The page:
It may be that living with someone who has anxiety or someone who is worried about exposure to the co-vid virus which has been going on now for several months, has already taken its toll on your mental health. Or, perhaps you are the one that is suffering from long term effects of worry, panic and anxiety because of what is happening in our world. When people can’t regulate their fears or anxiety it can result in "shared anxiety" in daily life where there wasn’t any before. If this is the case, one of the best ways to reign in troublesome thoughts, is to retrain the part of the brain which activates cycles of anxiety.
The amygdala is a tiny, almond-shaped set of neurons in the brain’s limbic system and is responsible for the fight-flight or freeze response, which alerts the body to real danger, enabling potentially life-saving reactions and the ability to rule out false alarms.
Engaging in these automated systems can happen in a split second, bypassing your cortex (the thinking part of your brain) leading to adrenaline production, which triggers physiological effects, such as increased heart rate and breathing. If worries that could normally be abated are being encouraged and reinforced by someone else’s anxiety levels, the corresponding fear is allowed to run riot and the agitated energy will ricochet back and forth between you and the other person through emotional contagion. Yes, we sponge other people’s emotions and even bond in fear, panic and terror.
As the amygdala responds rather than thinks, telling it to remain calm won’t work—you need to act in the time of panic to show it that its reaction to the current situation is out of proportion to the situation. For example, perhaps you know someone with anxiety who cannot bring themselves to accept social invitations in case no one speaks to them or because they feel their outfit might not be appropriate and now you find yourself panicking about these things too. When this arises, dig deep for courage, reach out and touch reality. Access a stronger internal voice that can reason with the emotion.
The likelihood is, you’ll be absolutely fine and in taking this action, you’re creating a new affirmation that this fear is not rational, you are safe. By repeatedly standing up to anxious thoughts and creating positive memories you have power to replace the fear. You can keep responses rational in your own mind by challenging the fear. Then, through positive emotional contagion, you can possibly even help bring the person with anxiety back into the realm of steady wellbeing.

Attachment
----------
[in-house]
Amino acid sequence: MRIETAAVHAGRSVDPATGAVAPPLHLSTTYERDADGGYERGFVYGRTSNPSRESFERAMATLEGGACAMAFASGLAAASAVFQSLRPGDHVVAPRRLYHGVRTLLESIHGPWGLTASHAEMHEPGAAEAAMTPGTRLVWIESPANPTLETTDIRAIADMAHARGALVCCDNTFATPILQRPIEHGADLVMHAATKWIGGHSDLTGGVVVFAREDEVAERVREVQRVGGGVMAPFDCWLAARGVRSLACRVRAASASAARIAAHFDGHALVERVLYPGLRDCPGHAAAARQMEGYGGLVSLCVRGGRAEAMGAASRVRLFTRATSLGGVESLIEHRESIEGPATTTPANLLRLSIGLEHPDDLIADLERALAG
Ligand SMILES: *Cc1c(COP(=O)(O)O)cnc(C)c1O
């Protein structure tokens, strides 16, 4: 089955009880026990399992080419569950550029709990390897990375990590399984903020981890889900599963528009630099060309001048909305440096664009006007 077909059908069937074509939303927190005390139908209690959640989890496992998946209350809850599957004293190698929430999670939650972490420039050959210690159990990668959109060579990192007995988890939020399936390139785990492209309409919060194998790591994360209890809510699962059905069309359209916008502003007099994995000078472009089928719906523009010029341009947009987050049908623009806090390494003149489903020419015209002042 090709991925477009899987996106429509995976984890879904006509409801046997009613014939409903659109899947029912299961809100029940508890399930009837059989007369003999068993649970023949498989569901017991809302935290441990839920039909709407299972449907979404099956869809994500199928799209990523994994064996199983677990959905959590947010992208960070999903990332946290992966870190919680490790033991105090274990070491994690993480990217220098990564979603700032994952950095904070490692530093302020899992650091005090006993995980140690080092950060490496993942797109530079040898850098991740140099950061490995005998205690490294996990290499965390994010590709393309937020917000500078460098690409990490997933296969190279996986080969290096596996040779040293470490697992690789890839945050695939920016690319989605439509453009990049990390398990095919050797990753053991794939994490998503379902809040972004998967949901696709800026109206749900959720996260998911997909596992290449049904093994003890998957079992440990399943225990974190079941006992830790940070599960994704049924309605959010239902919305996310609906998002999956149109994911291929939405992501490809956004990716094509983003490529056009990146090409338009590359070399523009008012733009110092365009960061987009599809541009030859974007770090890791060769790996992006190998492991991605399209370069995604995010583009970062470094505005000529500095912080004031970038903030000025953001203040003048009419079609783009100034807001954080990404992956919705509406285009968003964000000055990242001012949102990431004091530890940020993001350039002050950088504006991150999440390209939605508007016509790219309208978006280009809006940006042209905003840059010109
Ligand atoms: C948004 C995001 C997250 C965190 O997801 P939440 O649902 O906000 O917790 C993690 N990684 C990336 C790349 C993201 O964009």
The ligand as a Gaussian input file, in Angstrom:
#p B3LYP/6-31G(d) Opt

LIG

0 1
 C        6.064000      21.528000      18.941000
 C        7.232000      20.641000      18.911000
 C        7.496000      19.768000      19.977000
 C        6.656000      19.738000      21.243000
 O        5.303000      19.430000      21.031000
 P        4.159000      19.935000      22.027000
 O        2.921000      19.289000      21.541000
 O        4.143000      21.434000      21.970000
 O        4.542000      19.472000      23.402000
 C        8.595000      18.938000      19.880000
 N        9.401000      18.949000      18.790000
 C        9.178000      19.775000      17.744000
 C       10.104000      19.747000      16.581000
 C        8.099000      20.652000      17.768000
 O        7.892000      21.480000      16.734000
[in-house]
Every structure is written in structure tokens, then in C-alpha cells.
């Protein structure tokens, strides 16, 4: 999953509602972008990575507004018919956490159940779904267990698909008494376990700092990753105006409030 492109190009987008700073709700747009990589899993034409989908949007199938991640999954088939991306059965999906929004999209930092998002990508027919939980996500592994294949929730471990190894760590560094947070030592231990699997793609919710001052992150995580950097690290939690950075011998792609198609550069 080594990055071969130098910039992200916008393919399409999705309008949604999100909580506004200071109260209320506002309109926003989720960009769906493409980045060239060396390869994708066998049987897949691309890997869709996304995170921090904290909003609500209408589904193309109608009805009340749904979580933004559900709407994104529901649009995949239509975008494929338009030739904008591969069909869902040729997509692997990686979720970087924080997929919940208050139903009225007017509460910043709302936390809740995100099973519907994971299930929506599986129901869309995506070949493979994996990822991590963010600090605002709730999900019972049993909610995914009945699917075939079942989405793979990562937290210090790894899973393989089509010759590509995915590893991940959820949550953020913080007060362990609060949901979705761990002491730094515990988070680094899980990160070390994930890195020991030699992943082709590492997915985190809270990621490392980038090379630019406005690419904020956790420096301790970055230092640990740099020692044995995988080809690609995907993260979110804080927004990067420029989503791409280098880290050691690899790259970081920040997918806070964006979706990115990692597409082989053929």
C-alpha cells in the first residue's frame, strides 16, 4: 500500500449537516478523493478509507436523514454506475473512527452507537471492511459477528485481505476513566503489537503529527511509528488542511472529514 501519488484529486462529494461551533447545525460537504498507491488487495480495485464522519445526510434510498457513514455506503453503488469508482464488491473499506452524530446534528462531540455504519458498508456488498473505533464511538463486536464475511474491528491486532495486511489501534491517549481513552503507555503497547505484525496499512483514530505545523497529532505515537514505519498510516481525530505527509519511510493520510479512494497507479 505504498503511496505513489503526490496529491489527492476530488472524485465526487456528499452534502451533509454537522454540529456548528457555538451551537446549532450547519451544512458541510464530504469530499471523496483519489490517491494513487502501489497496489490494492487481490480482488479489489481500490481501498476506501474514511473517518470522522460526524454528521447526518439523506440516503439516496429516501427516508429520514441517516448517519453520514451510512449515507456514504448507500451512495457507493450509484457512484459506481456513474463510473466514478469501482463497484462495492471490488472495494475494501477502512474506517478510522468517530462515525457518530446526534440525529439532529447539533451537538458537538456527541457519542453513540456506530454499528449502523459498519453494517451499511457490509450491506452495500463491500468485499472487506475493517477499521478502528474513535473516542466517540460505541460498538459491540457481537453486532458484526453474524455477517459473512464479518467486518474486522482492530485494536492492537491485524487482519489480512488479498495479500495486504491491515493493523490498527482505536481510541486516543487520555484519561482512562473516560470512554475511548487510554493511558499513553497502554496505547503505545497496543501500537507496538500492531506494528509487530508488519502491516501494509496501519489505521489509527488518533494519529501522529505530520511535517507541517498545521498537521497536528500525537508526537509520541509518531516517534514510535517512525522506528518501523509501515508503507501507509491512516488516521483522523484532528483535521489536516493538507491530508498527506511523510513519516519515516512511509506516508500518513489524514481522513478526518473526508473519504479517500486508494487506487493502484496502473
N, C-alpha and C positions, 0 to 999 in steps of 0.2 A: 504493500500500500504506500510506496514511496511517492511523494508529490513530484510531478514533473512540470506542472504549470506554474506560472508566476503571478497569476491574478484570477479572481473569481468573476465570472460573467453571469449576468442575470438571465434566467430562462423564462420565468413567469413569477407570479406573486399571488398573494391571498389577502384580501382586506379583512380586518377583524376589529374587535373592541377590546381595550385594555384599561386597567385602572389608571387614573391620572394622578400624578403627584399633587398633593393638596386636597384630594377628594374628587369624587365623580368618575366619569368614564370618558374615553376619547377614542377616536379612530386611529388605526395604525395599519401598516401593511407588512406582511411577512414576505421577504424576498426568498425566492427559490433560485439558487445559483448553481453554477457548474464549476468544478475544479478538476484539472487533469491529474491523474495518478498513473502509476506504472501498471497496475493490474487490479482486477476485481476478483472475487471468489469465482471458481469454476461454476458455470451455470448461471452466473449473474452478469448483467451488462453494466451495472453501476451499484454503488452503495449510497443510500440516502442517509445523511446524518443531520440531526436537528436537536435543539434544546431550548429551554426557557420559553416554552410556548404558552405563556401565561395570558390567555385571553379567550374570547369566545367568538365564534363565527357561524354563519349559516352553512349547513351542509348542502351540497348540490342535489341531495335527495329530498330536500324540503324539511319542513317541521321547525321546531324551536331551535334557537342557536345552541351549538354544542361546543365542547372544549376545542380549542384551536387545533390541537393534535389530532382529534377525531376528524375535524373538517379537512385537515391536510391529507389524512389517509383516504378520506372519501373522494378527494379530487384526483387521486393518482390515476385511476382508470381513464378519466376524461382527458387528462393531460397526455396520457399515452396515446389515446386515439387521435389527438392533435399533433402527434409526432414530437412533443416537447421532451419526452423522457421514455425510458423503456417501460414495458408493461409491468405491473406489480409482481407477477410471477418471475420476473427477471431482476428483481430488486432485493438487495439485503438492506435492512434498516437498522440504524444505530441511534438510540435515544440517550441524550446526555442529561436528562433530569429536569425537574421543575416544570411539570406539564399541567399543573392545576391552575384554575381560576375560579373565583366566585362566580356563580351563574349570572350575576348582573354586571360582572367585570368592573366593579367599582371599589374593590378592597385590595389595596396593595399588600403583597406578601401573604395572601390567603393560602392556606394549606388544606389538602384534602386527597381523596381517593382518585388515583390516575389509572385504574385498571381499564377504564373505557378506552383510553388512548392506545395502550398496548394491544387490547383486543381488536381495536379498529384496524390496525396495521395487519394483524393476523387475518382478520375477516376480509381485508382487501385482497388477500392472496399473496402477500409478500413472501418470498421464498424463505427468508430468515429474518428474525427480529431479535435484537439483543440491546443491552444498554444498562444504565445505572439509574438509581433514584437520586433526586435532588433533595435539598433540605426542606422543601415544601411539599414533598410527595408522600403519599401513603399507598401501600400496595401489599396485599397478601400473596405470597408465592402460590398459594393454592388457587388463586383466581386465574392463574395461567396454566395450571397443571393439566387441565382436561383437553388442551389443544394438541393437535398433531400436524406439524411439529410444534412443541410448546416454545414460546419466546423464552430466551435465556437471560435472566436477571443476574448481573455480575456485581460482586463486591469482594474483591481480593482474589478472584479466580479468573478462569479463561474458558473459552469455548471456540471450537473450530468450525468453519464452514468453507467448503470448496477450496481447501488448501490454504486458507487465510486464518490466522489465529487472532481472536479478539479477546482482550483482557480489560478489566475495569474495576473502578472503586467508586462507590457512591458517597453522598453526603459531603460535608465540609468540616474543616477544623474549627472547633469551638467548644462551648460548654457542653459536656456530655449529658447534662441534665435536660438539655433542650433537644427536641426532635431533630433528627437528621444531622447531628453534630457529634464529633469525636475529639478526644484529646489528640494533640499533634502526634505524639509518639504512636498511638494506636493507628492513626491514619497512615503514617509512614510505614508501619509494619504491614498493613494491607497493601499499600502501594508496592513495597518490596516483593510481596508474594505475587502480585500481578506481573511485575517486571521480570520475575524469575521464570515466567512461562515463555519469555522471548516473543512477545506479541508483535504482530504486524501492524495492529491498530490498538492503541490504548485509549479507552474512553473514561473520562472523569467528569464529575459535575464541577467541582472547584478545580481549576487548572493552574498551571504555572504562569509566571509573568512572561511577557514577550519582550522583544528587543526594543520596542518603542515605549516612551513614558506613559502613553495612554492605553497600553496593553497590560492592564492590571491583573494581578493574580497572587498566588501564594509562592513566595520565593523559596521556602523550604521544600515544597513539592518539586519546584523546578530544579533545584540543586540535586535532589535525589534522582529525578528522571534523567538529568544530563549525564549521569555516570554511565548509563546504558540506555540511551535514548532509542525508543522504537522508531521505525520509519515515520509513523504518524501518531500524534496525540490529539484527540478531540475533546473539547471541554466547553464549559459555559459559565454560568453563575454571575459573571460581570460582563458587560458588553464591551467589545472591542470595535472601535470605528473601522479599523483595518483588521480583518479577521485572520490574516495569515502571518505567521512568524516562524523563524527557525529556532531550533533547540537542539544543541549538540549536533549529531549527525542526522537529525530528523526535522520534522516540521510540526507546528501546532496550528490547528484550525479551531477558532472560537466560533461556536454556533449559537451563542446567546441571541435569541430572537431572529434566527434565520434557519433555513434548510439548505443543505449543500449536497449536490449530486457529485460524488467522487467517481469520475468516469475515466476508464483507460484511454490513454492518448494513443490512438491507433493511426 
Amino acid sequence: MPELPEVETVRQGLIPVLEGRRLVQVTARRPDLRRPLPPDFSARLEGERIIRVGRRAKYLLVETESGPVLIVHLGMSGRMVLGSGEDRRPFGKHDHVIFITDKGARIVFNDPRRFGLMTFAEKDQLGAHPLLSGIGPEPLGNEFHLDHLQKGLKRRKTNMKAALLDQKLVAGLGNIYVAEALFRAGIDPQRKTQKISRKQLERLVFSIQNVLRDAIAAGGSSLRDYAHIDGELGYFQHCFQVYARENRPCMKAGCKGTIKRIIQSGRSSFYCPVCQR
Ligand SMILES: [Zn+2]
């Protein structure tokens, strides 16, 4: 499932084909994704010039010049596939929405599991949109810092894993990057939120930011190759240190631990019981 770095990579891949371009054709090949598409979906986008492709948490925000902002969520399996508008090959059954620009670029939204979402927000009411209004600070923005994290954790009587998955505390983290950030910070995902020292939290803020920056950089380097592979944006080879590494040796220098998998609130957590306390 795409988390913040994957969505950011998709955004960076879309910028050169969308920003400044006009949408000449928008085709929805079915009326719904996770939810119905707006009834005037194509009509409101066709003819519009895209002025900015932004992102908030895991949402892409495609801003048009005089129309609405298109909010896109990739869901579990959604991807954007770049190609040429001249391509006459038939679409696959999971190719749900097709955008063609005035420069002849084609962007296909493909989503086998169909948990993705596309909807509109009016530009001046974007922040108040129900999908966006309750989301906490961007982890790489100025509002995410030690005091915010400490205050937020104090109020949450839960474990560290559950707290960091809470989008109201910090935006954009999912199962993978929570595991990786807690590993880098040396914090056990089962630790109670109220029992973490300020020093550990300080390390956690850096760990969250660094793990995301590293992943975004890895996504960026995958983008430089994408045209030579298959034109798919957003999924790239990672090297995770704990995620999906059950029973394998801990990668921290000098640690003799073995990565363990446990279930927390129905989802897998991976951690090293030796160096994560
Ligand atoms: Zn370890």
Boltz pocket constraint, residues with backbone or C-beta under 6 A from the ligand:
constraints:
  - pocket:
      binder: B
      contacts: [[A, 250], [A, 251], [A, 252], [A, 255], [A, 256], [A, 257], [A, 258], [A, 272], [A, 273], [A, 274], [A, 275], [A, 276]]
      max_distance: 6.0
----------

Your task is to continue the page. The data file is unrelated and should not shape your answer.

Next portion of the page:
We CAN do this!
Here are some helpful tips:
Improving your emotional intelligence can improve amygdala function.
Use your senses. Practice really taking in the sights, sounds, and smells of your environment. Slowing down and being more mindful every day makes it easier to draw on this skill in stressful situations.
Breathe. Deep abdominal breaths bring more oxygen into the brain, helping it to slow down, haling the rapid influx of negative thoughts.
Executive engagement. Try being creative in the way you are approaching your negative emotions. One idea is to name the emotions you’re feeling to engage the brain’s executive center which is involved in emotional regulation and management.
Time out. If you are really struggling to get a hold your emotions and the situation, physically take yourself out of it so that you can recoup your thoughts you don’t make emotionally clouded decisions.
Gratitude. You can quickly identify 10 things you are thankful for and change your state of being.
Even though our stress levels have increased in many ways, and this time seems surreal and different from what we are used to. Let’s make an effort to manage our fear so that we aren’t adding to the emotional contagion. Of course, it takes practice, but why not use what’s going on now as our catalyst for change and continue to practice our emotional intelligence skills as we continue with brain training and healing.